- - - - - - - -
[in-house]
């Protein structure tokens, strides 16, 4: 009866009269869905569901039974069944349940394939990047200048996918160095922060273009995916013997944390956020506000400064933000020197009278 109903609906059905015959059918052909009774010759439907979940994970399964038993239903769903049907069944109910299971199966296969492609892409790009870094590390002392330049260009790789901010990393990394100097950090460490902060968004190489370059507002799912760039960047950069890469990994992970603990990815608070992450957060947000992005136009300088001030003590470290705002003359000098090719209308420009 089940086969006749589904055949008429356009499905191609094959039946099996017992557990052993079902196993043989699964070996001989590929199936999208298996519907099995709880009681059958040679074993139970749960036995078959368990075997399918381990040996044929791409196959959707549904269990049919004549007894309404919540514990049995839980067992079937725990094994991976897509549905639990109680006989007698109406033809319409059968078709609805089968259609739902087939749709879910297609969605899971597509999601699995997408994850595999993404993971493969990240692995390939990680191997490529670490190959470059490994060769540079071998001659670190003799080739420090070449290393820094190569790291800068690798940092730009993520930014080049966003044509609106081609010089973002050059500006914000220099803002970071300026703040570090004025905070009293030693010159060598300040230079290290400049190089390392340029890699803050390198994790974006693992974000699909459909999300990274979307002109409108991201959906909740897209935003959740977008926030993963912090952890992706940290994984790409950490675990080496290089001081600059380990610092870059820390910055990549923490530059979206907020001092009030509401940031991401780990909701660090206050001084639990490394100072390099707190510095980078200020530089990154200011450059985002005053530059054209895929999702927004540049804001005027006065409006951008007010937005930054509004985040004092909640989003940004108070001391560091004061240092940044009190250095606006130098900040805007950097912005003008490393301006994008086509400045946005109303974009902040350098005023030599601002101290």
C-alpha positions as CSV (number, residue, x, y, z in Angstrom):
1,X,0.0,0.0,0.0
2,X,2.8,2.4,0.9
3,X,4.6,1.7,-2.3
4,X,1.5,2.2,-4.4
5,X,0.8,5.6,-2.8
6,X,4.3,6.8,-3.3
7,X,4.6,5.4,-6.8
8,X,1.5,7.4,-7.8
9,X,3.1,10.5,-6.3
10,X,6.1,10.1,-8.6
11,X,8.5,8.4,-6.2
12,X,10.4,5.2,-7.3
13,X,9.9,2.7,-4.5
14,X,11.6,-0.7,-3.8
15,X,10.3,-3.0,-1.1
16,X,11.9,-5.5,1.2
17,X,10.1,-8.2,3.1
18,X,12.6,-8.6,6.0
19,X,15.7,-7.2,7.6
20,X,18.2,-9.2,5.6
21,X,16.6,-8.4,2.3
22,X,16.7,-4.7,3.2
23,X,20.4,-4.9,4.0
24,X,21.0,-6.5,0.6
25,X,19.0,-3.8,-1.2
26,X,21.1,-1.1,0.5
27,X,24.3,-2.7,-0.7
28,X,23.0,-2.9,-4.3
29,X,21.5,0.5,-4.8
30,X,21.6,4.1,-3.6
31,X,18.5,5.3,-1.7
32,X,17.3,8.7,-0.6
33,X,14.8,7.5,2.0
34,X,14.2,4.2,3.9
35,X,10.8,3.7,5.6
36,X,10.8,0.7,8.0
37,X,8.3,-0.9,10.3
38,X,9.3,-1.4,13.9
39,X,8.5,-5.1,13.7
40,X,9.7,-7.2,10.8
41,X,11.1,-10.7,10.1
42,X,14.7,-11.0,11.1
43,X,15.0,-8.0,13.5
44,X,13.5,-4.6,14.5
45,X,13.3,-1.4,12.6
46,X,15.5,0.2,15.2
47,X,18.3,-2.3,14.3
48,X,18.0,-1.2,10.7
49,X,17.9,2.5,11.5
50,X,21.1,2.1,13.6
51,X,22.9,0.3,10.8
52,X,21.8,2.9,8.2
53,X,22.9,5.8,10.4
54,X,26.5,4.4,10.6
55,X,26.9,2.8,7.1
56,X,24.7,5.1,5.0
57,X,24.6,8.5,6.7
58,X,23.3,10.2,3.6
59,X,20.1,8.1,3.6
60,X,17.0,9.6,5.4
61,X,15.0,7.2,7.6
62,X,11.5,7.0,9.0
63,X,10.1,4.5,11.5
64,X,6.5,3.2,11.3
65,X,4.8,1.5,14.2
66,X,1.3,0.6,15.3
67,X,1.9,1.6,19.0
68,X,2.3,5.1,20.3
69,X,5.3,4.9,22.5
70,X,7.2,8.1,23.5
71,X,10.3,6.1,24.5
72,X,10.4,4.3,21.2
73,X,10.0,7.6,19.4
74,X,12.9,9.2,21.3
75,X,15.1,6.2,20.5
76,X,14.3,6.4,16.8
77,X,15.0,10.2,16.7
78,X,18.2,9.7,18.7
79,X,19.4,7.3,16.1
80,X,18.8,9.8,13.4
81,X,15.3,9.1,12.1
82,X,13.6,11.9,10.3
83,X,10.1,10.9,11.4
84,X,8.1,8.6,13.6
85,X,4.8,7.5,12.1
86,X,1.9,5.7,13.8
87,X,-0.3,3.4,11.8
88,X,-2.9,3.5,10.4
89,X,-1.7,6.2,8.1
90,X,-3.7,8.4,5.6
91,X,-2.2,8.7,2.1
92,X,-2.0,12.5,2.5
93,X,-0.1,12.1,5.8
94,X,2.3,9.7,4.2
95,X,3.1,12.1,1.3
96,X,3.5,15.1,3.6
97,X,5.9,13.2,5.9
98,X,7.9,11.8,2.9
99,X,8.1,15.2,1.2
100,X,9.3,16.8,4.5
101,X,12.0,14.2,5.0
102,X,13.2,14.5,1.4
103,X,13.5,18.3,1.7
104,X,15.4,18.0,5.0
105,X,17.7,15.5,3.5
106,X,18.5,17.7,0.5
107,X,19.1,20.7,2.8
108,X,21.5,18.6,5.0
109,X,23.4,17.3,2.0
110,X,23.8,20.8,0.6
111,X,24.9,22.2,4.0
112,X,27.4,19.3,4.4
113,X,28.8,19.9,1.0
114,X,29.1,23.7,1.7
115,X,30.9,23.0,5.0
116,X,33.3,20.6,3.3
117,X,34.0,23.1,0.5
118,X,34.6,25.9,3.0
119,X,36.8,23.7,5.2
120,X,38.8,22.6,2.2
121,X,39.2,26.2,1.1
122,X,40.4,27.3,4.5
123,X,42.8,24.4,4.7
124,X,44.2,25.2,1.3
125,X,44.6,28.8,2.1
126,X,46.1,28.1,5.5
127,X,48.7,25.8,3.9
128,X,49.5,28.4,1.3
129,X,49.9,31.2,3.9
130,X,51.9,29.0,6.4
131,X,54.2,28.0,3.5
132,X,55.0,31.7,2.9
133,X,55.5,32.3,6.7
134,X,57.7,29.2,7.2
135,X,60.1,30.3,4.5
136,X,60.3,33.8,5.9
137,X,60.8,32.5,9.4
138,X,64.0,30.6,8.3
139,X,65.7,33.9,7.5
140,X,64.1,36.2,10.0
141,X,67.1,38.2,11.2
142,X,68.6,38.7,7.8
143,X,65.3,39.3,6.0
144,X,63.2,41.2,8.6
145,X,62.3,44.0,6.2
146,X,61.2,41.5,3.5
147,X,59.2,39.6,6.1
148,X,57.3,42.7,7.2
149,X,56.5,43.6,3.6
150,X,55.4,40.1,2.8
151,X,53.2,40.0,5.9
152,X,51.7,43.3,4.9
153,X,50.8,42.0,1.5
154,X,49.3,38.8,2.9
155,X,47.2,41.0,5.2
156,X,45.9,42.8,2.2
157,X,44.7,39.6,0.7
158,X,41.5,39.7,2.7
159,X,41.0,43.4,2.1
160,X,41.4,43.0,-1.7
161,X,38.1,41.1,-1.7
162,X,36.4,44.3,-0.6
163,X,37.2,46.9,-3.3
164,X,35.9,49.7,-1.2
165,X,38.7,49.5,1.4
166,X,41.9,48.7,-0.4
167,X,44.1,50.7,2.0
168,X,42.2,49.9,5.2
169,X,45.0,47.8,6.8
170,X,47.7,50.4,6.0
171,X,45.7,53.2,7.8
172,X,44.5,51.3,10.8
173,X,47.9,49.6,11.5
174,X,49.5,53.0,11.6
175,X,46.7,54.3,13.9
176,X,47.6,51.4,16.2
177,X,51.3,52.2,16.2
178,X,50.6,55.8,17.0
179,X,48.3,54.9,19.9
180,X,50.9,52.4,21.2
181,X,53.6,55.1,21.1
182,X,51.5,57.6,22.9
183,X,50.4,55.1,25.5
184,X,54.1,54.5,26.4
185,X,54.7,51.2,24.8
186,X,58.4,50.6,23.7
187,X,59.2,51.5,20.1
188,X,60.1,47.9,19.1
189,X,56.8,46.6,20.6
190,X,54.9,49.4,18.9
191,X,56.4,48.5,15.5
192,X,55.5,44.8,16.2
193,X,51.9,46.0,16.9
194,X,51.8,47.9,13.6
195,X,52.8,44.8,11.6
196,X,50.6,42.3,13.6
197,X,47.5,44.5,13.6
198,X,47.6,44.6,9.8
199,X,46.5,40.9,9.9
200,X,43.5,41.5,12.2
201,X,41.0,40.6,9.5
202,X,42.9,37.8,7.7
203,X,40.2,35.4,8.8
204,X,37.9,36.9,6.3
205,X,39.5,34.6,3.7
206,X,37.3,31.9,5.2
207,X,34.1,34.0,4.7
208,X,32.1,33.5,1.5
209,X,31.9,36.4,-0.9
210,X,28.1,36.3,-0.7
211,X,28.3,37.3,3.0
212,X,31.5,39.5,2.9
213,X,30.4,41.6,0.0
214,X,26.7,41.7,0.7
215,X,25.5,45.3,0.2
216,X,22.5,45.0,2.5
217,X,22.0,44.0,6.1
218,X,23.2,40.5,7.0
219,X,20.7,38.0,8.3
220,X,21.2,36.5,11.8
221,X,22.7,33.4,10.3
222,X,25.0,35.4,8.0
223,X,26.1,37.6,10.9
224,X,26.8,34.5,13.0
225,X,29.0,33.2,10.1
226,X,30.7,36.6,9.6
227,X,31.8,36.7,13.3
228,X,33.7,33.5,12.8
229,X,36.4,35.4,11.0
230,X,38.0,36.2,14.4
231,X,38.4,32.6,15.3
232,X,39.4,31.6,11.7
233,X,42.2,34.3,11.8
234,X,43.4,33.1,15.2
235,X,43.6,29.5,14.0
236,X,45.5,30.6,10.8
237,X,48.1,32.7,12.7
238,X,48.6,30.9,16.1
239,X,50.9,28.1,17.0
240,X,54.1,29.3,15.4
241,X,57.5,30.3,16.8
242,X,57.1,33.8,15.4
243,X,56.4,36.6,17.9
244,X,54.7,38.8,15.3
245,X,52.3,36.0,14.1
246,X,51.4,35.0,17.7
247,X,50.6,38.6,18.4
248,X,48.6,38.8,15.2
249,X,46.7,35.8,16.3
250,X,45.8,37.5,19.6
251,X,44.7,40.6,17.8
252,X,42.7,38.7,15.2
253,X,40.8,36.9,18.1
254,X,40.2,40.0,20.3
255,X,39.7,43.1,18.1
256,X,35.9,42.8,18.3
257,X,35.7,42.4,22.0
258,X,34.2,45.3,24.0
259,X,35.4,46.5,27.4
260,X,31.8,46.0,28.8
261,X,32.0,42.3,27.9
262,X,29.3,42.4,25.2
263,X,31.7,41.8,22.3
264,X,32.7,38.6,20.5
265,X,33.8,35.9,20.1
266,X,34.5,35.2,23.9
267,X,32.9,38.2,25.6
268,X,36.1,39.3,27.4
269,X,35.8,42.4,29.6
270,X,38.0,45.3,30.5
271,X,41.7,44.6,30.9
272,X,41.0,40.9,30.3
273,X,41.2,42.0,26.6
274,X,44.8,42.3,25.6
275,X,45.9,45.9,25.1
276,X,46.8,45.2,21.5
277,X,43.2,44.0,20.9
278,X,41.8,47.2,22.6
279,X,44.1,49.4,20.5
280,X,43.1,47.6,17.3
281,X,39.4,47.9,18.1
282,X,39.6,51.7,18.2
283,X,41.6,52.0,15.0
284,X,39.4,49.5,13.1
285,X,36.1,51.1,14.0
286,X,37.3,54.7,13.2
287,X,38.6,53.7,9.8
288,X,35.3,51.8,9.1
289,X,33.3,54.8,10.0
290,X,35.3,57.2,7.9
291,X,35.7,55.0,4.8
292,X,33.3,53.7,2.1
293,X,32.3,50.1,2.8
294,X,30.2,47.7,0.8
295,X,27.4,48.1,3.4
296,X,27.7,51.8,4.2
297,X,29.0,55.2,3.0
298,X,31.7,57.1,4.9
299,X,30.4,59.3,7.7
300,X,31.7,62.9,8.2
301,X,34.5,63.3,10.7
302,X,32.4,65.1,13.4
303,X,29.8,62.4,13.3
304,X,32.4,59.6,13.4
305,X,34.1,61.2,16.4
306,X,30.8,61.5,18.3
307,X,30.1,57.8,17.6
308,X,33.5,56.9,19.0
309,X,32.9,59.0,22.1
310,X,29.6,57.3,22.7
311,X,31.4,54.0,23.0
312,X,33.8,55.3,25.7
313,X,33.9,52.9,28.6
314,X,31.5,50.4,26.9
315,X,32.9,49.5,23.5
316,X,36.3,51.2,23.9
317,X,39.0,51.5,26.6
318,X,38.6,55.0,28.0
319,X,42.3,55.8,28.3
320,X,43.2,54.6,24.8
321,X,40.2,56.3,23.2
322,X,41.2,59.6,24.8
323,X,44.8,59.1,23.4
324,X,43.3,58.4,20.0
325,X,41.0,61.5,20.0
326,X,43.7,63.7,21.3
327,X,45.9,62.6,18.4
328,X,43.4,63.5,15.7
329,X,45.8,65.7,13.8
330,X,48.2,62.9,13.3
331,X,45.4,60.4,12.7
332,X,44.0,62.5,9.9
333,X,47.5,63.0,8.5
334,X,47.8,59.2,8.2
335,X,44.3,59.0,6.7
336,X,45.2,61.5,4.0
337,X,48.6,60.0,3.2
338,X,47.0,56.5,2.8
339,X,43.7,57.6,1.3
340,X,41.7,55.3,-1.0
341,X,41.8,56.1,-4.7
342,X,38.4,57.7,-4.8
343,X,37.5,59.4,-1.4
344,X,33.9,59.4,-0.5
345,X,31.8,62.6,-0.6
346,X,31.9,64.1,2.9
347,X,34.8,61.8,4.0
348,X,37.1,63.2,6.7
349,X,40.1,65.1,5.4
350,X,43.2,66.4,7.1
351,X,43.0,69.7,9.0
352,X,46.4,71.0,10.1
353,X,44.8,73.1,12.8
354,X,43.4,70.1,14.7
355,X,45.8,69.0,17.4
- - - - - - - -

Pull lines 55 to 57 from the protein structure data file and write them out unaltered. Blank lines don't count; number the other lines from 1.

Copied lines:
52,X,21.8,2.9,8.2
53,X,22.9,5.8,10.4
54,X,26.5,4.4,10.6